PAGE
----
Beginning in May I decided to take a long break from social media. It had taken a toll on my anxiety and depression. I would spend hours and hours mindlessly scrolling Instagram and Facebook without a care in the world. I would compare myself to people on Twitter even if I didn’t mean to. What were they doing to get so many followers? How did they have so much engagement? There were too many moments where I was spiraling into this comparison game and it wasn’t good for me. After an incredibly horrible night, I decided that I needed to step away. I logged out of Facebook, Twitter and Instagram. I’m going to talk about three reasons why I thought it was important to take time away from social media.
Fear of missing out (FOMO)
I won’t even lie that this was one of the biggest reasons I had to step away. I felt as though all the people I followed had amazing lives. They were living in their dream cities, with their dream jobs, living their dream lives and I wasn’t doing anything that I thought was worthwhile. My life would be ten times better if I was living in another city, I thought. I would feel so much more fulfilled if I had a 9-5 job. There were so many aspects of my life that I compared to what was going on
I think one of the reasons I had (or have) such as astounding amount of FOMO is because I never felt like I was a part of a group. You know, several people that would get together from time to time to hang out. We could go out to eat or dance or see a movie or simply hang out. As I’m in my twenties and more of my friends are getting married, I began to think about who I would invite to my wedding. Did I have anyone I could?
Validation from likes and comments
This was especially true of Instagram. After posting one picture, the constant scrolling to see how many people liked my pictures. Did they leave a comment? Who liked it? Who didn’t? If this person got more likes than I did, did that make them prettier than me? Did it make them a better photographer than me? If enough people didn’t like my picture what did that say about me?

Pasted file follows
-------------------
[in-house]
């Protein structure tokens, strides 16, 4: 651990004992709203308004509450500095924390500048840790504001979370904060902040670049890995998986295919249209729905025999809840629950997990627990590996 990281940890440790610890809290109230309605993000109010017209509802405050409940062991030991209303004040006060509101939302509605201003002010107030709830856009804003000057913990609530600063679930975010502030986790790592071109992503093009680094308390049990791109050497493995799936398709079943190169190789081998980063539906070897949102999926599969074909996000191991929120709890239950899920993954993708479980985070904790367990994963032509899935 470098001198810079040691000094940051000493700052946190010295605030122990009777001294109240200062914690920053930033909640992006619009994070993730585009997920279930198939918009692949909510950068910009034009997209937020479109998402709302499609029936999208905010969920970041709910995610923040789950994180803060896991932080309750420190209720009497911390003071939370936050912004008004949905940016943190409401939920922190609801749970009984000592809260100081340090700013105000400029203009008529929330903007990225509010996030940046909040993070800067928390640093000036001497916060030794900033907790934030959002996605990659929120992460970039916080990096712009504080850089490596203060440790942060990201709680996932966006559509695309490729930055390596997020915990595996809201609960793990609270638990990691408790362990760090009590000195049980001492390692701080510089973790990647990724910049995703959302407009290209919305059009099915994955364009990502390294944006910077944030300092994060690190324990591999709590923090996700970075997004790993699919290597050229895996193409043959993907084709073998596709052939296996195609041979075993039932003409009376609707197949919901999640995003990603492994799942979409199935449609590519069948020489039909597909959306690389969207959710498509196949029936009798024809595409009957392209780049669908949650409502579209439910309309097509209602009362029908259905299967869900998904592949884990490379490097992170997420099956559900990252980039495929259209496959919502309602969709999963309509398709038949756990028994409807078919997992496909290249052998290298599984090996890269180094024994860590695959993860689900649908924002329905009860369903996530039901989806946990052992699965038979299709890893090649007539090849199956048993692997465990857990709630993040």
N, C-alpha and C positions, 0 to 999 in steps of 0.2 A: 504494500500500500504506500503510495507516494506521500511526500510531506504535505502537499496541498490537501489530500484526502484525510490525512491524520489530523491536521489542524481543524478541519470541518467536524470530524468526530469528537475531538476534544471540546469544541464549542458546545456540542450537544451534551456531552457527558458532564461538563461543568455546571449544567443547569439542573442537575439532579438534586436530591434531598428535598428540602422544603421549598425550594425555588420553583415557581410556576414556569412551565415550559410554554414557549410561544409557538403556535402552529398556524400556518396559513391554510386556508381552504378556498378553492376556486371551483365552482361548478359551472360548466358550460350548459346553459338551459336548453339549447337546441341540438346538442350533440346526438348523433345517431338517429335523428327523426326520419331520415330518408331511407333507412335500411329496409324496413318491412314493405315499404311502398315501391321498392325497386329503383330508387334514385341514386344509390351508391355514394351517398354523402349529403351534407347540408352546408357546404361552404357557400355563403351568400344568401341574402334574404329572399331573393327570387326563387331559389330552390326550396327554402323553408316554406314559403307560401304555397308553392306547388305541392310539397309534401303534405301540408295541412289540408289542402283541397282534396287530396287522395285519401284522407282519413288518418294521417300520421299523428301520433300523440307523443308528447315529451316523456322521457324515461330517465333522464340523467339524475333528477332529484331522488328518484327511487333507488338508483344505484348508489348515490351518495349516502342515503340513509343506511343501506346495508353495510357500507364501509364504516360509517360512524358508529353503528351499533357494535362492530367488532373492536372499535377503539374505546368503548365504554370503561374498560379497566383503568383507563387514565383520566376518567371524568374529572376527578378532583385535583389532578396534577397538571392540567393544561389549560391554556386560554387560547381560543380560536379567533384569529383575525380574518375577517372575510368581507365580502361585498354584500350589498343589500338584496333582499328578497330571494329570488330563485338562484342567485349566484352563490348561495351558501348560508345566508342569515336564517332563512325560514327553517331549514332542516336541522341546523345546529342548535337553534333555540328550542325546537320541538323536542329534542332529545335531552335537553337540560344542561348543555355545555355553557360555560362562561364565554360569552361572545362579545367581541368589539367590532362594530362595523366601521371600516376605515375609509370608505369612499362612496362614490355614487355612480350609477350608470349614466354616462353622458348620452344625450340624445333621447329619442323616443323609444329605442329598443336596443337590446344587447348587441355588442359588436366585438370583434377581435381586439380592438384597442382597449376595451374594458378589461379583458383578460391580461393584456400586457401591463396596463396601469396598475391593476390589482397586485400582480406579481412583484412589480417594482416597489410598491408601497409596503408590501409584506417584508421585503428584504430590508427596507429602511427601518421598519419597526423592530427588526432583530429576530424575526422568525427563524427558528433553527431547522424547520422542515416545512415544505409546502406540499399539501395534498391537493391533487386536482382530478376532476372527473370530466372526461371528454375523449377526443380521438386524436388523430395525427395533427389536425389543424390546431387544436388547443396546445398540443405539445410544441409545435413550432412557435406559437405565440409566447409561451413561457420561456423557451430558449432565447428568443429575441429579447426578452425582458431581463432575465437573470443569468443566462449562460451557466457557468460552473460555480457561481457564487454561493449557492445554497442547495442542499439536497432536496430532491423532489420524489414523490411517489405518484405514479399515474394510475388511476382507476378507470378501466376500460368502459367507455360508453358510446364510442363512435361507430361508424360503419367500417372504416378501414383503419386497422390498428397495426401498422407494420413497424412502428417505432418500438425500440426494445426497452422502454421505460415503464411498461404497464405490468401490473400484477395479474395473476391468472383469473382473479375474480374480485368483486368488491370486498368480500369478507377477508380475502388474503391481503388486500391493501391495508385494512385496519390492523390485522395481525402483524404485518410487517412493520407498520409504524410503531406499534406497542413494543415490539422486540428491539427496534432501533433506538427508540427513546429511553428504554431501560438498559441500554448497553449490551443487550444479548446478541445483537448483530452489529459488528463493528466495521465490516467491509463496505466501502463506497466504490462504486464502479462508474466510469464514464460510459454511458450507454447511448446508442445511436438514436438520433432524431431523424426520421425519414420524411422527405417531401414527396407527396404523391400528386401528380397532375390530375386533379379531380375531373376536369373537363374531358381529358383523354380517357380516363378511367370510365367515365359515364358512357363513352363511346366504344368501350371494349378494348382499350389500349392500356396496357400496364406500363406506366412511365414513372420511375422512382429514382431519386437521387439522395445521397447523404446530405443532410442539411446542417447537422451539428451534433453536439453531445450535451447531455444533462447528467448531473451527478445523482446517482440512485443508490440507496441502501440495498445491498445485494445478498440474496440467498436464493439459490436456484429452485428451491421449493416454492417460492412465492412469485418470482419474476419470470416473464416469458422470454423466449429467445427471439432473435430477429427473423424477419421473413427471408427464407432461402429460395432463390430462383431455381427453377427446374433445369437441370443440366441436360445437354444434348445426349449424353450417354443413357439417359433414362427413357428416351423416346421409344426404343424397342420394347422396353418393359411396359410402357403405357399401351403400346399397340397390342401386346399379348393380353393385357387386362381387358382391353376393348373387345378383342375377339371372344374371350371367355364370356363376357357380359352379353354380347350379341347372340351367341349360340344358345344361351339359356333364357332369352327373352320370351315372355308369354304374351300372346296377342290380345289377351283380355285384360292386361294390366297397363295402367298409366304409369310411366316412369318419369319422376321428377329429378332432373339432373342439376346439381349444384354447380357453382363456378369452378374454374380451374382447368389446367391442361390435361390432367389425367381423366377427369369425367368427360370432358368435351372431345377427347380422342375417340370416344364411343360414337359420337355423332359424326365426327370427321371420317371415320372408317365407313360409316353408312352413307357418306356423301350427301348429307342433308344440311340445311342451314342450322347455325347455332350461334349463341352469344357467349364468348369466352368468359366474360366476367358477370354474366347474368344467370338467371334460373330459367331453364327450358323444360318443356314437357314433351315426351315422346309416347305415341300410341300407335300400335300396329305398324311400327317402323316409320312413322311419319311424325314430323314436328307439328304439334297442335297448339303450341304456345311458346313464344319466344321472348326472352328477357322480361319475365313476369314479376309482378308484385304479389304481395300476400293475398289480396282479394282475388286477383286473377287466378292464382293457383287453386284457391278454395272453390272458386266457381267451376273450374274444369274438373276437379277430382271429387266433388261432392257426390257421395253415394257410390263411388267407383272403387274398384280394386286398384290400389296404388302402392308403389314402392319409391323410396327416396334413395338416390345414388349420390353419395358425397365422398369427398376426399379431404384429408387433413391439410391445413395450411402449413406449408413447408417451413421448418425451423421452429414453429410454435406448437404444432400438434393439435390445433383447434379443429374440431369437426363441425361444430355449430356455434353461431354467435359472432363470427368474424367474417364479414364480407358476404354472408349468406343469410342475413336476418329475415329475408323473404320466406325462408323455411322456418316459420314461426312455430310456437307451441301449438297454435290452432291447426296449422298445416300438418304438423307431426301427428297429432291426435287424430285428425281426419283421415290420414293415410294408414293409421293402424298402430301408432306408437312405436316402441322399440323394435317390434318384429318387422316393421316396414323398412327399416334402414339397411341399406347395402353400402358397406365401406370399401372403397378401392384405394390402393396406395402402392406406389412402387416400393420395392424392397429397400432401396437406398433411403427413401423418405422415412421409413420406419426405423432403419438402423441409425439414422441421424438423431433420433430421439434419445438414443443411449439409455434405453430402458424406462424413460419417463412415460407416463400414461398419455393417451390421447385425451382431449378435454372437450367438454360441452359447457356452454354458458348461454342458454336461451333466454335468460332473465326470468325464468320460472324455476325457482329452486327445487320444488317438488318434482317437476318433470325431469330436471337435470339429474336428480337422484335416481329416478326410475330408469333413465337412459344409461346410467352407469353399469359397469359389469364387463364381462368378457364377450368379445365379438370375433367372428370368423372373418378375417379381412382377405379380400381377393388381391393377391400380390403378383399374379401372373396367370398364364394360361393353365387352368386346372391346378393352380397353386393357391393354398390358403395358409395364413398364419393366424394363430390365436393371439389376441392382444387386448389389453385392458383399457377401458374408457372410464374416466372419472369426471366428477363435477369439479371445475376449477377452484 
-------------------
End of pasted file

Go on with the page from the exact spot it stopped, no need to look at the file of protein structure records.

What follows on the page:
I didn’t want to admit it to myself but I wanted to feel validated by other people. I tied my self worth with the numbers of my social media accounts. How many people followed me? How many liked my pictures and posts and left comments? I wanted to be a better photographer, a better writer and just a better person and I wanted more people to tell me such. After a while it became exhausting and when the validation didn’t come in the way that I wanted, the end result was not good.
The comparison game
When I was still book blogging, I began it as a way for me to share my love for books and reading. Somewhere along the line, it became a comparison game. The more people who would read and engage with a review of mine, the better my numbers and the better chances I had with getting advanced reader copies of books. On Facebook and Instagram it became a concept of being prettier and skinner and just…more than what I was right now. It was not healthy at all and I had to really work to get out of this mindset.
You never truly realize how often you compare yourself to others and what it does to you mentally. The effect of social media on your mental health is a concept that has been discussed a lot but it is a conversation that never ends. There is so much room for growth especially in terms of how this changes for people of marginalized groups. Our beauty standards are based on Eurocentric standards (white, skinny) that have been pushed for us to accept as normal. It leaves our minds in a place that is not healthy.
What happened afterwards
I recently got back on all of my social media and it has been a hard adjustment. During the time that I was not online, I felt so free. Waking up in the morning, I had to train myself not to quickly open up Twitter or Instagram or Facebook. Instead, I would wake up, drink water and go about my day. Once I started to not check social media first thing in the morning, I didn’t go about my day being dragged down about not having enough comments, likes or retweets.
Leaving social media left me feeling alone and almost empty. It was almost like I was missing something in myself and coming to terms with this idea was what changed everything for me. I needed to reel back the time I spent online and come back to who I was before I became obsessed with social media.
This isn’t me saying that social media is the devil or something bad. It has introduced me to an incredible community and friends and I know that it is incredibly hard to have a life outside of social media. But this break really allowed me to understand how I deal with social media. I had to come to terms with why I had it in my life and if I wanted it still. That was the biggest change for me: I came to learn that social media wasn’t a necessity in my life but something that I wanted but how much I let it rule my life was up to me.
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